Backstab Delivers Buggy Free-Running, Cannon-Play And Piracy

Whenever a Gameloft title hits the iPhone I play a little game before the game: I try and guess what popular console game it's trying to mimic.

Initially, I thought Backstab was Gameloft's unofficial take on Assassin's Creed (never mind that they made an official take), but after spending a bit of time with it I'm starting to see that this go around the developer seems to have created a game that mimics the play of Assassin's Creed but drops it into a setting and story unusual to the franchise: the 18th century Caribbean.

In Backstab you take on the role of Henry Blake, a former officer in the English Royal Navy, who was set up and betrayed during the invasion of Bristol.

The game play starts off pretty straight forward. You move your finger around on a digital gamepad to move your character, and touch the screen to shift the camera around. The third-person perspective shows your character almost from heel to head. There's also a cluster of icons in the bottom right corner that allow you to swing your sword, fire your gun and pull of instant kill moves if you're in the right location. Later on other things are added to that cluster, like the ability to call your horse.

Initially the game feels like a third-person hack-and-slash game, with players tapping away at that sword icon to dispense enemy Spaniards and pirates. But early on the game takes a sudden twist, dropping you in front of a canon and asking you to use it to repel a naval invasion. Later you discover that Blake can free-run through the city, dashing from rooftop to rooftop, dangling from decorative walls, leaping across narrow, plummeting drops. Later still I found myself hunting down rabbits and chickens, looking for explosives, spending a little quality time with a lady of the evening.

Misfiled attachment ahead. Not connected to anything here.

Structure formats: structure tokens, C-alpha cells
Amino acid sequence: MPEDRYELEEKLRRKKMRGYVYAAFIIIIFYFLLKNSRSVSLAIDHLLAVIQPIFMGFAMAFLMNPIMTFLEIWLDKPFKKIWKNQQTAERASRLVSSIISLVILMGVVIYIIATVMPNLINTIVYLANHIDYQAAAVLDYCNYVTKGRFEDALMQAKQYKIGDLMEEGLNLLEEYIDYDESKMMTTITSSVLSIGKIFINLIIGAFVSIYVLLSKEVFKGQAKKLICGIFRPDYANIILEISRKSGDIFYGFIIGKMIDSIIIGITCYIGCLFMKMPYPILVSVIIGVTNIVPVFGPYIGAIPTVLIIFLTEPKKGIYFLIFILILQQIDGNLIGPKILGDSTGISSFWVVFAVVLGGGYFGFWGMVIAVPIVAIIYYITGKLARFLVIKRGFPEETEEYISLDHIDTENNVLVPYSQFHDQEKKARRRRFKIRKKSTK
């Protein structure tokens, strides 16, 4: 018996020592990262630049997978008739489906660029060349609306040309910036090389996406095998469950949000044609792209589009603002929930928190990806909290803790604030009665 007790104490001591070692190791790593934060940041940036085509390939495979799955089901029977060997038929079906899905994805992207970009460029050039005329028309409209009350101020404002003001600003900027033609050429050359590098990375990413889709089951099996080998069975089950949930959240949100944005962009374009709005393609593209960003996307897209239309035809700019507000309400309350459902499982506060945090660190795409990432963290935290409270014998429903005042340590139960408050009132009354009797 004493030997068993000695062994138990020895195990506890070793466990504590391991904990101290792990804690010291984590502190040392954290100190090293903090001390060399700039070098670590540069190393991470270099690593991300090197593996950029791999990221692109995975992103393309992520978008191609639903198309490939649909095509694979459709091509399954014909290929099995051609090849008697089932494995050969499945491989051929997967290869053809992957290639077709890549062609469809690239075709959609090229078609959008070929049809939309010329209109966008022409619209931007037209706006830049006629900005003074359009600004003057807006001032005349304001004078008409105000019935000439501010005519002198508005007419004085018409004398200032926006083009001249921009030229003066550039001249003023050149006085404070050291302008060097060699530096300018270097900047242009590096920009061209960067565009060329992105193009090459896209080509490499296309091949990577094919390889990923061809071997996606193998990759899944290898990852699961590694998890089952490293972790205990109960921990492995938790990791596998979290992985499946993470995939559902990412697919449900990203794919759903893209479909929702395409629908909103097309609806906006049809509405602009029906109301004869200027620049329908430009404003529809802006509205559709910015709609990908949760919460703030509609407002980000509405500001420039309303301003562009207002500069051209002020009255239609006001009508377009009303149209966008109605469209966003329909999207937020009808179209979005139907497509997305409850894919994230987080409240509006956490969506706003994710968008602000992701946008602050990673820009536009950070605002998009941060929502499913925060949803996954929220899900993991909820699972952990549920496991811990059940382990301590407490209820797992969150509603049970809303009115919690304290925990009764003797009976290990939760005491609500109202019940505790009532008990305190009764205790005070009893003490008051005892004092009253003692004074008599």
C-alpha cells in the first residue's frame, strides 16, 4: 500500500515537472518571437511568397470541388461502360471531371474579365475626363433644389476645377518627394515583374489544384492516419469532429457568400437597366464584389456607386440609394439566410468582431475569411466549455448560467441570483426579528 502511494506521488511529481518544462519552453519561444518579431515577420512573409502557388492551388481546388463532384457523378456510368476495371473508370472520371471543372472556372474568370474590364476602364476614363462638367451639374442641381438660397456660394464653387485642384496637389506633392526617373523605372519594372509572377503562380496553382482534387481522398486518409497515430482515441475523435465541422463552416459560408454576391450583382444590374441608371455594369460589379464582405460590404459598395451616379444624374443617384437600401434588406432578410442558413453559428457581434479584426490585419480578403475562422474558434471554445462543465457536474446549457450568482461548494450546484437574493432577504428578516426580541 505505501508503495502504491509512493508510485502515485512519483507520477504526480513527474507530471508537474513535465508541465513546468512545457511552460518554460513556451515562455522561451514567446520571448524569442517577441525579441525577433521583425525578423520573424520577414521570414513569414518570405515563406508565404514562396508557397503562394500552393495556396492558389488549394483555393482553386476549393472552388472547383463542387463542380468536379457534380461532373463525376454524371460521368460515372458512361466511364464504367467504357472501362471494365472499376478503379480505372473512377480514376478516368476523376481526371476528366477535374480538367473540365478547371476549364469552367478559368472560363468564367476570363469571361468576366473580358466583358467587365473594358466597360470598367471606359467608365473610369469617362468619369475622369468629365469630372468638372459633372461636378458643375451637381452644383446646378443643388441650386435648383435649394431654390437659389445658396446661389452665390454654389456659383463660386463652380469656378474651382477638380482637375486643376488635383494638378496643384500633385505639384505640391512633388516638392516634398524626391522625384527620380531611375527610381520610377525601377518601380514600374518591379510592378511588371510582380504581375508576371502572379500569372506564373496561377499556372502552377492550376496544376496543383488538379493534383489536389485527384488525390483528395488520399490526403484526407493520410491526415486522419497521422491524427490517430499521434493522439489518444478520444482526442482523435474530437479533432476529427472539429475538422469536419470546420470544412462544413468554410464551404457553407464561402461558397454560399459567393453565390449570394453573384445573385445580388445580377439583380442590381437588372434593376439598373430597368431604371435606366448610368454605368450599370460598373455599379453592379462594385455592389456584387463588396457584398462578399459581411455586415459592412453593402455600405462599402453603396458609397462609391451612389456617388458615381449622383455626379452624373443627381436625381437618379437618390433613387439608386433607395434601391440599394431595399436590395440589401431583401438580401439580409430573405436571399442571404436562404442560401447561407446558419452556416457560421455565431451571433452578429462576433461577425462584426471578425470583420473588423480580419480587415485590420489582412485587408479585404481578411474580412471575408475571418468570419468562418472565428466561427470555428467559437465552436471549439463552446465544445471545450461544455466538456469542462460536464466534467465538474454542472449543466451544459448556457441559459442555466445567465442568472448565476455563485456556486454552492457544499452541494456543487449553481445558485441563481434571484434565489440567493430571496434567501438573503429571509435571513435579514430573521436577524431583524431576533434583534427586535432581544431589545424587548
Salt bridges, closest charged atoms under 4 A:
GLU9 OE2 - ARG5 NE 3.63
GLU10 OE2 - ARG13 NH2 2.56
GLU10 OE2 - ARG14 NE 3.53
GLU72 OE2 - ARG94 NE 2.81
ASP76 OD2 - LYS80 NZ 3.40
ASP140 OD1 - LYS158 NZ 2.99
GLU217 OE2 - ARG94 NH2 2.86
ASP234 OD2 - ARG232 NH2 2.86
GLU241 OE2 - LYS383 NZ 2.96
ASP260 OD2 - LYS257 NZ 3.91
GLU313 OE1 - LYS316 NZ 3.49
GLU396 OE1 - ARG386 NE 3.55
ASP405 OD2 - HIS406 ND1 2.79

It turns out what I thought was going to be a straight run through a mediocre screen-tapping action game was actually the beginning of a journey through a surprisingly deep, surprisingly interactive world. There are problems: camera angels go crazy some times. The fights are a bit too easy. Controlling Blake, especially as he dashes across roofs, isn't always precise enough to prevent some head-splitting drops. But this is still an impressive effort by Gameloft.

I'm only on the second city so far, of four, but I already feel like I've got tons of things to explore and revisit. The in-game stat page lists all of the cities I still have to visit, people I need to push, harlots I need to chat up, thugs to kill, assassination missions to complete and the list goes on and on.

At $8.99, Backstab is relatively pricey, but it's also relatively epic in scale. I'm still trying to decide whether I'm a fan, but I'm also having trouble putting it down. With all of its flaws, it's still nice to have a game of this depth and variety in my pocket.

Backstab [iTunes]


    when I heard piracy of Gameloft games I thought of most_uniQue

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